By 1925, movies were moving out of the flicker stage and were becoming a popular entertainment medium. Synchronized sound was introduced, although true “talking movies” were still a few years away. In this system, called Vitaphone, voice-overs and sound effects were played on a primitive sound system. In that year, another theatre in Lewistown, the Pastime Theatre, upgraded its house by improving the ventilation and adding plush seats. Harold and Hyman were beginning to think along the same lines, and the remodeling of the Pastime may have been a factor in prompting the Cohens to action. Although their discussions on how to proceed are lost to the winds, the resulting plan was not -- to build a theatre that would be a scaled-down example of the finest theatres of the day. To this end, Harold visited the finest theatres of the day -- New York’s Broadway theatres (particularly the Roxy), Philadelphia’s Stanley and Roxy, and several other theatres in Pittsburgh, Chicago, St. Louis, and other cities. At each theatre, Harold would take notes and do rough sketches of architectural details he found attractive. These notes and sketches were given to their architect, who incorporated them into the final design. The architect hired by the Cohens was A. D. Hill, of the firm of H.C. Hodgens and A.D. Hill, from Philadelphia. Hill was one of the noted theatre architects in the states. Harold had learned of him from a friend who operated a theatre in State College, PA. In addition, this firm had done the plans of the Pastime remodeling. Hill was a classical traditionalist from London, and he took Harold’s sketches, scaled them down, and incorporated many of them into the design. On April 23, 1927, the National Theatre showed its final feature, “The Love Thrill,” starring Laura La Plante and Tom Moore. Two days later, demolition began on the National Theatre building. The building was gutted to its four walls, its foundation reinforced, and inside the new theatre began to take shape. The contractor was Haverstick-Borthwick Company, from Philadelphia, with Lester T. Haldeman as Superintendent of Construction. Haldeman was a friend of Harold from college days. Meanwhile, townspeople asked Harold to give the new theatre a new name. The architects suggested “Embassy” and “Victoria” among others. Harold decided instead to hold a contest to name the new theatre. The winner was Miss Alice Toohley, who won a $10 gold piece for her entry. She was one of several people who also suggested the name “Embassy” and won because she was the first person who submitted the name. Harold said he liked the name because “...of its uniqueness, for it denotes to the patron a stately building, and the architecture and the luxury of the new theatre will give that impression. “ Other suggested names from the community were “Ambassador”, “The Harold”, “ Penn State”, “Penn Lewis”, “ and “Colonial”.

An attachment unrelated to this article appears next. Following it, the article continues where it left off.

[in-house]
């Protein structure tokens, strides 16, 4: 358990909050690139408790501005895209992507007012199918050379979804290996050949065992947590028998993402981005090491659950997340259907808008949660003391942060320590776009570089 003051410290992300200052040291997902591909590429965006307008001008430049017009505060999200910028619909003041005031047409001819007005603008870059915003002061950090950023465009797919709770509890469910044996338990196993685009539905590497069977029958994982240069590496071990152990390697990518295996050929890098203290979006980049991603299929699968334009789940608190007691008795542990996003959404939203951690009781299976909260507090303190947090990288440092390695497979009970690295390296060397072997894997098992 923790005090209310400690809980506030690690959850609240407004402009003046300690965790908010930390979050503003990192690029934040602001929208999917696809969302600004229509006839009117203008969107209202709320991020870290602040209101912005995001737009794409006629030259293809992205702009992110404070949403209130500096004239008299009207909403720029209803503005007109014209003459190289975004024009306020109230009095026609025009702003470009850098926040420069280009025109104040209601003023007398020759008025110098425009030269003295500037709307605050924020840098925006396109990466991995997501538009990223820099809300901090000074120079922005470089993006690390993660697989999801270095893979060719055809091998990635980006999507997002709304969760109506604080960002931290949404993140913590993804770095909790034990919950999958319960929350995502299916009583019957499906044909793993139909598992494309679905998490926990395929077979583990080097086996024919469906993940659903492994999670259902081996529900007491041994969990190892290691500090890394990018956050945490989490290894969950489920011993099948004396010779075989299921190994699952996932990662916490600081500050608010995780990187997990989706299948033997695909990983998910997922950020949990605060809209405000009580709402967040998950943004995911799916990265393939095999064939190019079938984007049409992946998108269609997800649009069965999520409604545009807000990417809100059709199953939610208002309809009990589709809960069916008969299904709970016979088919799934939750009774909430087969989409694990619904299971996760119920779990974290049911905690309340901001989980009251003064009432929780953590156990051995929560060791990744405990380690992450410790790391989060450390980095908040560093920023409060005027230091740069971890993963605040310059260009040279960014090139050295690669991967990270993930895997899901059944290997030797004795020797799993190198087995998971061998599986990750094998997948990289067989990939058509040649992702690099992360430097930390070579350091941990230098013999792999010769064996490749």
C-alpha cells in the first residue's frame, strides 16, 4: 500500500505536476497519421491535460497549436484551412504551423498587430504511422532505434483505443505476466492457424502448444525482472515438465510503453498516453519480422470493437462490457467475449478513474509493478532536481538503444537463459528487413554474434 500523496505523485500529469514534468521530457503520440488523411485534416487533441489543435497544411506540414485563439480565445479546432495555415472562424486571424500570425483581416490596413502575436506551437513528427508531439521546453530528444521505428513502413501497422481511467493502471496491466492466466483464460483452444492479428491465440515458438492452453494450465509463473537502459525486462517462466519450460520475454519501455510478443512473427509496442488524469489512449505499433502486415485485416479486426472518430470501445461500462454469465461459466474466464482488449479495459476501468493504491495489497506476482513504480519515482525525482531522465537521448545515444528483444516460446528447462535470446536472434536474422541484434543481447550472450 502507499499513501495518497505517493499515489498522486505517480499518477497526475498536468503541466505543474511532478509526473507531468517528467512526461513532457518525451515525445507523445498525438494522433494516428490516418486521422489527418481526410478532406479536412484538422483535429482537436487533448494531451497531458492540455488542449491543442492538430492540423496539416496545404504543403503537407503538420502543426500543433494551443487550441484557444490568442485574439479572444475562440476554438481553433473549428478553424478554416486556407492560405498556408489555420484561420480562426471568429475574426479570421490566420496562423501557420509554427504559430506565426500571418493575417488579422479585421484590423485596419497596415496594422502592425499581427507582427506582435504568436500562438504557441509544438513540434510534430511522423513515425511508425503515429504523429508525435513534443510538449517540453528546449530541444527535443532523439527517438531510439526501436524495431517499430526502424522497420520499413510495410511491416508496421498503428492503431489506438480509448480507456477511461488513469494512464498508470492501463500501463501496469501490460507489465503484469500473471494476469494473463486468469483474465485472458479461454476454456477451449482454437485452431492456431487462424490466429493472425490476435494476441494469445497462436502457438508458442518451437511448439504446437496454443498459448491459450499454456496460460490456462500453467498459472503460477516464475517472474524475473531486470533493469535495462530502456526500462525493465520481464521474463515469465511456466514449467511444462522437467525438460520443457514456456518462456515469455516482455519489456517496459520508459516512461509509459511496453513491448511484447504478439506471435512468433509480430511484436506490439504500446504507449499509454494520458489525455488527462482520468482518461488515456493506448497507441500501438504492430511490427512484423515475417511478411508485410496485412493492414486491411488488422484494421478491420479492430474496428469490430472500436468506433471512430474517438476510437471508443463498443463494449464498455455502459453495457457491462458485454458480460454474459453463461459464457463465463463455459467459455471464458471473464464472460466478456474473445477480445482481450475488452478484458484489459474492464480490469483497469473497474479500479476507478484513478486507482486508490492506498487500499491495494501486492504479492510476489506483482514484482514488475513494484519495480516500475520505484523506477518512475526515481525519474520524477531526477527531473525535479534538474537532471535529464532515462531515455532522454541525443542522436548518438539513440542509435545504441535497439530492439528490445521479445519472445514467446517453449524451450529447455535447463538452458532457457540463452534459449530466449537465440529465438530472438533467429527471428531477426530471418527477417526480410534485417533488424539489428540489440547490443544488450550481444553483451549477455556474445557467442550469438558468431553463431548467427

THE EMBASSY OPENS